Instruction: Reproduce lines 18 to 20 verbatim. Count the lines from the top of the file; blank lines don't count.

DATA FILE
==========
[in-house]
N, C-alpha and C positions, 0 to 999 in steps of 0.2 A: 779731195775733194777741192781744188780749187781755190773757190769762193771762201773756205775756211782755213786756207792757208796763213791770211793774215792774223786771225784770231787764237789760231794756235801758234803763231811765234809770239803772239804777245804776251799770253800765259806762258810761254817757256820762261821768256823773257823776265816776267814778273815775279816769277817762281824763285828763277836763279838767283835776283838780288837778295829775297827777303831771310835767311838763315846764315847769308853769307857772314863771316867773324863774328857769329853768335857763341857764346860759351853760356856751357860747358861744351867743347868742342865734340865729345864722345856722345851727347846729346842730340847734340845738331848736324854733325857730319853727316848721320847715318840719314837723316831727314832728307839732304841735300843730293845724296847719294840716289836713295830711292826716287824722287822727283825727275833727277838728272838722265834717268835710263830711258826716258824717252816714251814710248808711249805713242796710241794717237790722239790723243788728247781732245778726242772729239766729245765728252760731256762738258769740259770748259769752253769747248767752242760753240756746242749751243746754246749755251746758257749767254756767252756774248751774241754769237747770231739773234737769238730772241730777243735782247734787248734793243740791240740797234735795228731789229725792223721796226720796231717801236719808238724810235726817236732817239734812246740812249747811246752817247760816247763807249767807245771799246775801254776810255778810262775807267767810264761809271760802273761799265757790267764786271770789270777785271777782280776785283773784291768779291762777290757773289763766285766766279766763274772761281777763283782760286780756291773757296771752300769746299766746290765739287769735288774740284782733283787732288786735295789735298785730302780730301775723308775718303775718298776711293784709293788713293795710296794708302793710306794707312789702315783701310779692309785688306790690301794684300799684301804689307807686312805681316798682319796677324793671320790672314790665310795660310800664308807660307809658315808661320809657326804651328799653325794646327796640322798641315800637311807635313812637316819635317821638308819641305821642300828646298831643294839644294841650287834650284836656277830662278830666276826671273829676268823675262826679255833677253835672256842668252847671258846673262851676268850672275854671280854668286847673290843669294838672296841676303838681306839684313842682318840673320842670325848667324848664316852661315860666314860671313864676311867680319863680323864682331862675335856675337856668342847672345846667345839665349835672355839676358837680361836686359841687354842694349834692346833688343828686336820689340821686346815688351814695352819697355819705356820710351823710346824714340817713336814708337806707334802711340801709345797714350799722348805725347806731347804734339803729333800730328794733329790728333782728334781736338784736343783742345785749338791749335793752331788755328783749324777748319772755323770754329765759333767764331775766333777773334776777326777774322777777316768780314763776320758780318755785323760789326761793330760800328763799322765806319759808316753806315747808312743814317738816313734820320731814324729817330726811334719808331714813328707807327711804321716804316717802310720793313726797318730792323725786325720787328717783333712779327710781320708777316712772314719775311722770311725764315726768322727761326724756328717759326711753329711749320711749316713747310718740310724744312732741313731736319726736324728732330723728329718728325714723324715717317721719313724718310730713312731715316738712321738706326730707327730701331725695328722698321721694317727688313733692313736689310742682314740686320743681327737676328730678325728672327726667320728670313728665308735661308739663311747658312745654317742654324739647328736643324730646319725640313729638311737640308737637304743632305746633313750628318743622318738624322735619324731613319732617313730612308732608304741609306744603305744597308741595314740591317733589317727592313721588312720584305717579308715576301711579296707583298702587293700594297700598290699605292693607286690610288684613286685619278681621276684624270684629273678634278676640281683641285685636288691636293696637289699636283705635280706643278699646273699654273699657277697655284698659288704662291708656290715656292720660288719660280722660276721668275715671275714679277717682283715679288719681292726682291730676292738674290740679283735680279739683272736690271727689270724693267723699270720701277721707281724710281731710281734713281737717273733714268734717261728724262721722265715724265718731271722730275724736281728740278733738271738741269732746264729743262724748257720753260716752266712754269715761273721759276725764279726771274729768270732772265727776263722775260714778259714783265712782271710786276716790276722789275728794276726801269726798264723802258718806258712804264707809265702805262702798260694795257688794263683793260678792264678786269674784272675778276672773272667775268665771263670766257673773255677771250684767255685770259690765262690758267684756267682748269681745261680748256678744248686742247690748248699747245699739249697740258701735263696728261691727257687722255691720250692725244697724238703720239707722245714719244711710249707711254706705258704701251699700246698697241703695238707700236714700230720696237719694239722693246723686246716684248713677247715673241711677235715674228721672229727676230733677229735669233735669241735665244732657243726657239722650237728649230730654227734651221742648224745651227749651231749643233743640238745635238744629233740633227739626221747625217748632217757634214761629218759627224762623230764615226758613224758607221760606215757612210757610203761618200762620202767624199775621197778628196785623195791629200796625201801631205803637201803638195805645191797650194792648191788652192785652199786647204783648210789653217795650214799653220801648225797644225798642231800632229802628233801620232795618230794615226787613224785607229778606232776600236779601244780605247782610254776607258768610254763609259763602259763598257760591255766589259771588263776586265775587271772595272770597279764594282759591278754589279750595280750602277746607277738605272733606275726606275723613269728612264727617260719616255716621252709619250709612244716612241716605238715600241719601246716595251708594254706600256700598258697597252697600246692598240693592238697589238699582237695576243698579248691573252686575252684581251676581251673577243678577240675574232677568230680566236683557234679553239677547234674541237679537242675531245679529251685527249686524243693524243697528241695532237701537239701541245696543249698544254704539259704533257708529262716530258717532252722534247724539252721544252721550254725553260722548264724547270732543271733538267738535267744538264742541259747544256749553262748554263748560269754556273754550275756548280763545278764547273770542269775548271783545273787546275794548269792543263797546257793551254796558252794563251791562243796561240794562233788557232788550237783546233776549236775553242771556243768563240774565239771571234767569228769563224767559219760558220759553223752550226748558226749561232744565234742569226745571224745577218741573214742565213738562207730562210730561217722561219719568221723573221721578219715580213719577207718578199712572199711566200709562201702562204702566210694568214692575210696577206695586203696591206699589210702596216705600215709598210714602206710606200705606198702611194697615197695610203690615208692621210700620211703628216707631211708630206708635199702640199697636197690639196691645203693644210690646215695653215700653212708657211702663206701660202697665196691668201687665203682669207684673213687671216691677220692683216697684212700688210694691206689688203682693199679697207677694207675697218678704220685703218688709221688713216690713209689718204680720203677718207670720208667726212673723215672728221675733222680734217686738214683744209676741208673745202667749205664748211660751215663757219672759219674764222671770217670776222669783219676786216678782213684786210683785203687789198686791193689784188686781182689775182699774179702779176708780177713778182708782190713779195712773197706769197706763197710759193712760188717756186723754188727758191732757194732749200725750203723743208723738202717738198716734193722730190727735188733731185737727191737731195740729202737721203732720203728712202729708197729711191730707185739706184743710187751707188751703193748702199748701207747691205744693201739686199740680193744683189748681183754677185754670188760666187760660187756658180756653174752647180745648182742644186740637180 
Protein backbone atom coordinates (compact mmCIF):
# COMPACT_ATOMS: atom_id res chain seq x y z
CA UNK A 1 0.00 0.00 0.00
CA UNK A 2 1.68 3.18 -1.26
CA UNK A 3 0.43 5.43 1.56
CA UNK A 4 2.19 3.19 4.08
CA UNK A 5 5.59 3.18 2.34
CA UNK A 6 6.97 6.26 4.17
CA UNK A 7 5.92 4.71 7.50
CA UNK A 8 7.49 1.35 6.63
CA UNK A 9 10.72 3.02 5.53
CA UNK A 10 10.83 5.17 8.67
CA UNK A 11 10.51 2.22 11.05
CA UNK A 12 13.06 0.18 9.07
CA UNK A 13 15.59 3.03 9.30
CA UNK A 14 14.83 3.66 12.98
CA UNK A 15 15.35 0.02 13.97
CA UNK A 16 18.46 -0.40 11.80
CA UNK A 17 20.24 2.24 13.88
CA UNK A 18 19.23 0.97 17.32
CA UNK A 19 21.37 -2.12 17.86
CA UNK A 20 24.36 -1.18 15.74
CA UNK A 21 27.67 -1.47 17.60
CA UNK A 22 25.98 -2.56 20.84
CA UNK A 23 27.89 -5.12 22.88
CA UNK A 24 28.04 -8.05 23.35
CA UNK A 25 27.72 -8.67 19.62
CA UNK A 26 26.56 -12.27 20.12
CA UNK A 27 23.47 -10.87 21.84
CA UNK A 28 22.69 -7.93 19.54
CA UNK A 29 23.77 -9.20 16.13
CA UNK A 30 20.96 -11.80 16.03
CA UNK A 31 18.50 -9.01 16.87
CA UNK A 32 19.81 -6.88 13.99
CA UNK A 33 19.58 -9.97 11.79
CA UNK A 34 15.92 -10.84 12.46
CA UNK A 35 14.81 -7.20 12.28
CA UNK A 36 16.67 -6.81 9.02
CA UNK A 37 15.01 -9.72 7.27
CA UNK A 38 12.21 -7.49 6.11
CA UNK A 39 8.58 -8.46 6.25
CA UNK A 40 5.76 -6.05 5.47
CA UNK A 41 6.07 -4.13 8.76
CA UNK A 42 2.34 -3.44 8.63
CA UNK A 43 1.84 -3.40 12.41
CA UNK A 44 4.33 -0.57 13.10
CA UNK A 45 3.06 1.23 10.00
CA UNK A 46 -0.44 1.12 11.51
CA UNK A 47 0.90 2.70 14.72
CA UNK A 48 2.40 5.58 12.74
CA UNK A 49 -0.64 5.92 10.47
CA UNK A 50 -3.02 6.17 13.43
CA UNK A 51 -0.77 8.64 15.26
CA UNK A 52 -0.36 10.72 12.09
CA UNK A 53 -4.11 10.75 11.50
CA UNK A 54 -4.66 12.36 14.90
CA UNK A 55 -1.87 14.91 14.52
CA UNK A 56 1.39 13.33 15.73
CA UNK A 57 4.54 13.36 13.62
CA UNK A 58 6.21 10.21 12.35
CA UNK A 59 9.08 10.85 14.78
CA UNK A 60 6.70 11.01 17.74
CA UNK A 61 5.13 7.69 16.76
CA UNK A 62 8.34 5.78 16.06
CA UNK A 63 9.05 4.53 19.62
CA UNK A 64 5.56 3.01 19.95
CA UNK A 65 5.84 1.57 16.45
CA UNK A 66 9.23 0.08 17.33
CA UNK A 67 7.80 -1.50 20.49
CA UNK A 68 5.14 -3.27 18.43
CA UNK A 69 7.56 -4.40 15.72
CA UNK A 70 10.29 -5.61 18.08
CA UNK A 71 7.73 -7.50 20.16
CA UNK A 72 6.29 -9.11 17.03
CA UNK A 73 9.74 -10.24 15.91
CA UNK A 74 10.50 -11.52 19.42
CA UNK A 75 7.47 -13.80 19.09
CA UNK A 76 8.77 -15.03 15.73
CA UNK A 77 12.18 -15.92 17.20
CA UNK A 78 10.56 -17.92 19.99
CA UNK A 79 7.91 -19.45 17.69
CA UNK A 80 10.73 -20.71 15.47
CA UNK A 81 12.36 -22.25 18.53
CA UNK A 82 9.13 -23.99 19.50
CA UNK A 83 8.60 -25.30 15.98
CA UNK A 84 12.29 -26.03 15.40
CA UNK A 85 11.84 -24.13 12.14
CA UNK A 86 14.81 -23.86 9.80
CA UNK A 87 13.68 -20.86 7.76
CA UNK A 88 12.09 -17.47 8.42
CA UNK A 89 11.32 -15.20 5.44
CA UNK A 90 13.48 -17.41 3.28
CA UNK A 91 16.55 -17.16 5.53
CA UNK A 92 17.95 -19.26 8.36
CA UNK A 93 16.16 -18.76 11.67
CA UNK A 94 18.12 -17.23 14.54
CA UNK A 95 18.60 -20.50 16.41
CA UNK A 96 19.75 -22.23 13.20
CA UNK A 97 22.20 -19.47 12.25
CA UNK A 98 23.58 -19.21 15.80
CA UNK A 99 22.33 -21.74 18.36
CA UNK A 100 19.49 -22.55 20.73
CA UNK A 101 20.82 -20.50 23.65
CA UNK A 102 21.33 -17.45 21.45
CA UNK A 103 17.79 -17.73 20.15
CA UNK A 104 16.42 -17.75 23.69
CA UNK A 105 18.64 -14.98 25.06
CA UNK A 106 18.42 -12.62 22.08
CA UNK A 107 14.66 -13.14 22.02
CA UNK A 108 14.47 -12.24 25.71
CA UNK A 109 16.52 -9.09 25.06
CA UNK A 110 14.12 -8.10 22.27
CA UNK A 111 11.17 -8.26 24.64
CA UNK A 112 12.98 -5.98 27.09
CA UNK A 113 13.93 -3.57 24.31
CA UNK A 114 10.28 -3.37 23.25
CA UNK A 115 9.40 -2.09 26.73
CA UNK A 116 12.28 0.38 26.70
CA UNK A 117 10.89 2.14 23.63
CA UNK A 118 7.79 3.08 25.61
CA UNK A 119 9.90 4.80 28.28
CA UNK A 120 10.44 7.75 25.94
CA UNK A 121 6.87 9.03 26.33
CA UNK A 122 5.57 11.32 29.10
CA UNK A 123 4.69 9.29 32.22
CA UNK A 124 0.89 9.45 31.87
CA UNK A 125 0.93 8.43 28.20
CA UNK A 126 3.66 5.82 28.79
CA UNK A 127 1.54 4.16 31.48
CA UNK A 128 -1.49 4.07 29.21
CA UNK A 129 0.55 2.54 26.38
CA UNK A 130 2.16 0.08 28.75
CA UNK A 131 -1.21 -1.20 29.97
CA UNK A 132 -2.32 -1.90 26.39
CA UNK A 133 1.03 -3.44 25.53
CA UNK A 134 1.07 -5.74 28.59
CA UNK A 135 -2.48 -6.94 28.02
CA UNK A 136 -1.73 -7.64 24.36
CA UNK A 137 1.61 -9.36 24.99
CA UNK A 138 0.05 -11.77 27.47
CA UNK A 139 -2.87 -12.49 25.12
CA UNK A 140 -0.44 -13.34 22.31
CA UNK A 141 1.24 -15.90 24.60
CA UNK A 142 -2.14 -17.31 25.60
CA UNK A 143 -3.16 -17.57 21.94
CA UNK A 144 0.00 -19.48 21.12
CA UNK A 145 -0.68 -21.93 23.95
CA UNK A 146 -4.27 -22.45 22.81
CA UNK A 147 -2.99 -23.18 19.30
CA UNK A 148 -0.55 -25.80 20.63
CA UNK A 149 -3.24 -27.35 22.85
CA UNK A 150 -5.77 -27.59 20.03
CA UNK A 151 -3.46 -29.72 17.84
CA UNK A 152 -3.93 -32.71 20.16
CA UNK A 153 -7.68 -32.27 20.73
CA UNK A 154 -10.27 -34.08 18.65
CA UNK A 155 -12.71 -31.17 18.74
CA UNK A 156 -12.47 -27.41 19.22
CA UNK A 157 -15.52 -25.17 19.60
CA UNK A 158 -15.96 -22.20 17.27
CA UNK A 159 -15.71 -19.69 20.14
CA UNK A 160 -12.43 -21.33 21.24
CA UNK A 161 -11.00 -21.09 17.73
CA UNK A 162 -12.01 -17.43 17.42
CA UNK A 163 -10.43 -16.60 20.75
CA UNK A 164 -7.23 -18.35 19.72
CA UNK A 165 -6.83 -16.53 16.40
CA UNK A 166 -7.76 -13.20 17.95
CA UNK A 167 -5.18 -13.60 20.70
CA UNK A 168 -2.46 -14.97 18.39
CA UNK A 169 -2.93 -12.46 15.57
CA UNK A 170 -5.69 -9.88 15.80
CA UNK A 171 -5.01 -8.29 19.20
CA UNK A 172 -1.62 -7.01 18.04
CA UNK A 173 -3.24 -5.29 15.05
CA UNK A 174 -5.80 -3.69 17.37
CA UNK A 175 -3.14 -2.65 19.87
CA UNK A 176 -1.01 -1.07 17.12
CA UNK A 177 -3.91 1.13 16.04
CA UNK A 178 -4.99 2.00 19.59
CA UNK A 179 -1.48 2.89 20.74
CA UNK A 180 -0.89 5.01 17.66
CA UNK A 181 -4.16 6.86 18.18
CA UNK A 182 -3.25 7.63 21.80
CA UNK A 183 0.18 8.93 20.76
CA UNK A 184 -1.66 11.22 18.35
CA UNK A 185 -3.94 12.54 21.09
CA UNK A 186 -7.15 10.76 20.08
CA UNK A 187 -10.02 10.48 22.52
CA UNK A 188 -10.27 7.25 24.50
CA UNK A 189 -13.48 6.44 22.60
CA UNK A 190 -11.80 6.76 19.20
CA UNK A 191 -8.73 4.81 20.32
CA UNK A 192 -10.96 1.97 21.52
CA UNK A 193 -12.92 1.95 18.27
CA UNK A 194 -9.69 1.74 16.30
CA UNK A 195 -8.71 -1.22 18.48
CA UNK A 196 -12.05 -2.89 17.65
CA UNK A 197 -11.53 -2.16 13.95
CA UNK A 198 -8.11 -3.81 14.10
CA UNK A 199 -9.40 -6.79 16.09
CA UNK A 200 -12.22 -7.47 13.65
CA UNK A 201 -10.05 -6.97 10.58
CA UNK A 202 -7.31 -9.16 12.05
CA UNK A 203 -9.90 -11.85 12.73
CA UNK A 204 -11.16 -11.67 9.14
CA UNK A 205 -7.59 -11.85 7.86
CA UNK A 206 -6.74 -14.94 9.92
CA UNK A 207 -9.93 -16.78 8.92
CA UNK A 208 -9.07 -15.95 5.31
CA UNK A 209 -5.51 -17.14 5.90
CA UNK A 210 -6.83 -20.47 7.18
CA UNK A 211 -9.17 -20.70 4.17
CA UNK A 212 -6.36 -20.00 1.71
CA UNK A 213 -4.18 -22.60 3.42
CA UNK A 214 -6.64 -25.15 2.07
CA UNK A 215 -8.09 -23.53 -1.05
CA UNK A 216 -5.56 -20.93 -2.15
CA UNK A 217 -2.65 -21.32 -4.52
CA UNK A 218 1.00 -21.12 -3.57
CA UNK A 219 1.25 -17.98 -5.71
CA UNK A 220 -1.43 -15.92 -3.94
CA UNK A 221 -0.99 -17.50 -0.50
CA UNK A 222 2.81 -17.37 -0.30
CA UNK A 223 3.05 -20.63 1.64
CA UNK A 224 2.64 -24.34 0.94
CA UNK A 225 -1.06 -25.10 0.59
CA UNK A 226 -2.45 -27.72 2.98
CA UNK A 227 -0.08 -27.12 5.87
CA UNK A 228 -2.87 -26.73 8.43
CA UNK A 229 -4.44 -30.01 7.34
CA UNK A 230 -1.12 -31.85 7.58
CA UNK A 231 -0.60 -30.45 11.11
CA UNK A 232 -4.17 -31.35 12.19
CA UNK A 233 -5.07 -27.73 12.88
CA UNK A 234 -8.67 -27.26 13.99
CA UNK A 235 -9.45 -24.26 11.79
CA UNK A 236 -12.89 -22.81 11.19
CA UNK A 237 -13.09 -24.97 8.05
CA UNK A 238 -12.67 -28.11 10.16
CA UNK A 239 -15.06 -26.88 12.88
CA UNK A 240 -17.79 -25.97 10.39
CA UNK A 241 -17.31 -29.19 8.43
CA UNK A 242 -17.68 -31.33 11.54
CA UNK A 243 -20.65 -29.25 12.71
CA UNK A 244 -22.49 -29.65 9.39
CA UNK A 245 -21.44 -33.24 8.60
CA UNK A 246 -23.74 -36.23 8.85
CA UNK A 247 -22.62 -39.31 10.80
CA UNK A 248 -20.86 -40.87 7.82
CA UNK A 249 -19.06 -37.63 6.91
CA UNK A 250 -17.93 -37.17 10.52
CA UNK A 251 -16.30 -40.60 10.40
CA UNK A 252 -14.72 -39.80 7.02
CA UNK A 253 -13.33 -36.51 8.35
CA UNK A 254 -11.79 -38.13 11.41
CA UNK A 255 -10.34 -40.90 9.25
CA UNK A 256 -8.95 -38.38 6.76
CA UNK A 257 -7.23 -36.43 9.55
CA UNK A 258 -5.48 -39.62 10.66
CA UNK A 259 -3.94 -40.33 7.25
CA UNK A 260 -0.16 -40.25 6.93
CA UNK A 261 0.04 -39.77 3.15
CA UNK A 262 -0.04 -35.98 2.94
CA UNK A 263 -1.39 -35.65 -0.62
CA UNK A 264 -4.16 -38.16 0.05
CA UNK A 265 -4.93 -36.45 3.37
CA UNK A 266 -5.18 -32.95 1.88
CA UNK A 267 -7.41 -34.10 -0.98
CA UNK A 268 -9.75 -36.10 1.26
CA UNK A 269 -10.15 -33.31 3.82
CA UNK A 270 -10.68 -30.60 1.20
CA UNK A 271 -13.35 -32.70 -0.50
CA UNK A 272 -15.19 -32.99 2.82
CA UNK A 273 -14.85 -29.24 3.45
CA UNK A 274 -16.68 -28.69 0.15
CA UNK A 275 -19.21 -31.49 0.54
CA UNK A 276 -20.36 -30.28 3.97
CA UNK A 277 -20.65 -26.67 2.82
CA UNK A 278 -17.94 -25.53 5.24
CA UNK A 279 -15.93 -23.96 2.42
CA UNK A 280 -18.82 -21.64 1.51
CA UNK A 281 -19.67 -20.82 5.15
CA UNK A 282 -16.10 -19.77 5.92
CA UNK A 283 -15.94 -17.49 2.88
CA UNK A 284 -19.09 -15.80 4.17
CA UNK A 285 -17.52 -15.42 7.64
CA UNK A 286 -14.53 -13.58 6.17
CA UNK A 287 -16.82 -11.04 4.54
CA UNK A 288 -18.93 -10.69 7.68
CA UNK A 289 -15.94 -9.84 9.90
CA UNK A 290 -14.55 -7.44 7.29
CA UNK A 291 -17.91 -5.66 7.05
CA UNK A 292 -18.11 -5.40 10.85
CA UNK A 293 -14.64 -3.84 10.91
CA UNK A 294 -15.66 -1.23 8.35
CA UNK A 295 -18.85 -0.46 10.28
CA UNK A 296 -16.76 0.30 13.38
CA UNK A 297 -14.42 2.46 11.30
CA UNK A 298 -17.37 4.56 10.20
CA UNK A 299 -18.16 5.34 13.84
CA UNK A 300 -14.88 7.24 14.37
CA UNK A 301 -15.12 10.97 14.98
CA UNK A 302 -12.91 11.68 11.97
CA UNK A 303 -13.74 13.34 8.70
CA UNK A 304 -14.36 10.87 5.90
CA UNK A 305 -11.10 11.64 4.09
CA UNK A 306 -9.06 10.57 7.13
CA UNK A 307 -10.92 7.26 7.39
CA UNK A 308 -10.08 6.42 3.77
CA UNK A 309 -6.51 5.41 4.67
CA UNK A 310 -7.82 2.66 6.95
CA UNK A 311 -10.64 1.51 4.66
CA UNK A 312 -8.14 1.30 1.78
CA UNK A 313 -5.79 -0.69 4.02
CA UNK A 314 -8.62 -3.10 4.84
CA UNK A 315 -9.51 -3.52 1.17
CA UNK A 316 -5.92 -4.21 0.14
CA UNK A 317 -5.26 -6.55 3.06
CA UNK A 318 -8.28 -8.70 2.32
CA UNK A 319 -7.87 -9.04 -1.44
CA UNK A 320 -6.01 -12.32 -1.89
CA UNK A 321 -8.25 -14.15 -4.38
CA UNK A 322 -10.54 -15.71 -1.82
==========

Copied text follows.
CA UNK A 14 14.83 3.66 12.98
CA UNK A 15 15.35 0.02 13.97
CA UNK A 16 18.46 -0.40 11.80